San Francisco’s bays are brimming with herring, a welcome sight after the fishery collapsed four years ago, according to the latest report by the Food & Environment Reporting Network for the San Francisco Chronicle. As the Chronicle’s Peter Fimrite reported on Jan. 24, warm water and lack of food caused a catastrophic population decline and, in 2009, forced the state to close the season. As a result of the return of the herring, reporter Maria Finn writes that chefs are now featuring herring prominently on their menus.
“So the return of the herring run is cause for celebration — and offers a chance to help save the fish by eating them,” Finn reports. “Environmental scientists say that instead of feeding herring (and other ‘forage fish,’ such as sardines and anchovies) to farmed fish in the form of fish meal, we should eat them ourselves.”
“We use local herring to educate ourselves and our customers about the bay,” said Curtis DiFede, co-owner and chef at Oenotri Restaurant in Napa tells Finn. “Our local herring is not as fatty as from the North Pacific. It’s more mild and lean, and really delicious.”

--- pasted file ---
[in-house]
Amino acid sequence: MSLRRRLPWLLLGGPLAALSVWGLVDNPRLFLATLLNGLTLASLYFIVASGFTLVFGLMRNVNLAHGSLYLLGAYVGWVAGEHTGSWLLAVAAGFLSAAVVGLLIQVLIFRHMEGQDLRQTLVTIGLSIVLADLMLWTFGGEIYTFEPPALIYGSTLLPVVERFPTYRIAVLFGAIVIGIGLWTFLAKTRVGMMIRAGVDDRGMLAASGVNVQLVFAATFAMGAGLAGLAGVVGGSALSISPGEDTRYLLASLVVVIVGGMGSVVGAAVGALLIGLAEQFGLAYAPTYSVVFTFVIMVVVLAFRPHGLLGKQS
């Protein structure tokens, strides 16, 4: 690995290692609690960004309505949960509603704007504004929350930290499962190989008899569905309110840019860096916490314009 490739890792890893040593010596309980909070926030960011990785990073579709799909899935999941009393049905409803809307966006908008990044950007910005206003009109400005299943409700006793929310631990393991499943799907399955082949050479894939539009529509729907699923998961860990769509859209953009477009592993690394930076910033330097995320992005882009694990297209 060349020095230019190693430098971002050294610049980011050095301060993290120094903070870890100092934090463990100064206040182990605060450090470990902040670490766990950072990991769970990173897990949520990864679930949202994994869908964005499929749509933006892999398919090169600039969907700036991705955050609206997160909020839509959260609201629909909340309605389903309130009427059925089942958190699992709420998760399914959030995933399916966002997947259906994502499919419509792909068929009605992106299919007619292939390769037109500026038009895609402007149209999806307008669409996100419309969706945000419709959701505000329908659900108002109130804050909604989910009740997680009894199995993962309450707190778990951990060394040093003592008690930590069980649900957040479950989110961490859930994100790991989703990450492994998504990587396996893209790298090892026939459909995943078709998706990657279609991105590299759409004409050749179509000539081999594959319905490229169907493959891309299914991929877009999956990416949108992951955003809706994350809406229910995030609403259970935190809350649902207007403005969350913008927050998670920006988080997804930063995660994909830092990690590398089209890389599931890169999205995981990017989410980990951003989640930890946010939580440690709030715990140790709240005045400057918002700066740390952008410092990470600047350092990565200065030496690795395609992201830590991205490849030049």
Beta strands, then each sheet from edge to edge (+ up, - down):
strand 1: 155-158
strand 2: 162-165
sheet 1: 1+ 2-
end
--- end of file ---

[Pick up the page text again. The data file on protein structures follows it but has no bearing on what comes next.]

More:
Until now, Finn explains, most of the herring has been fed to farmed fish in the form of fish meal. However producing 1 pound of farmed salmon takes 3 pounds of wild forage fish, and 1 pound of ranched tuna can take 15 pounds of forage fish to produce.
Finn writes, “Scientists like Geoff Shester of the nonprofit group Oceana argue that eating these small fish, which have short life spans and reproduce quickly, is more environmentally friendly than eating carnivorous farmed fish or large fish that breed later in life, like swordfish and tuna.”
Bay Area chefs believe that if we eat what comes from the bay, it makes us more aware of its health. For more on the local restaurants serving up herring, go here. For the full report on our site, go here.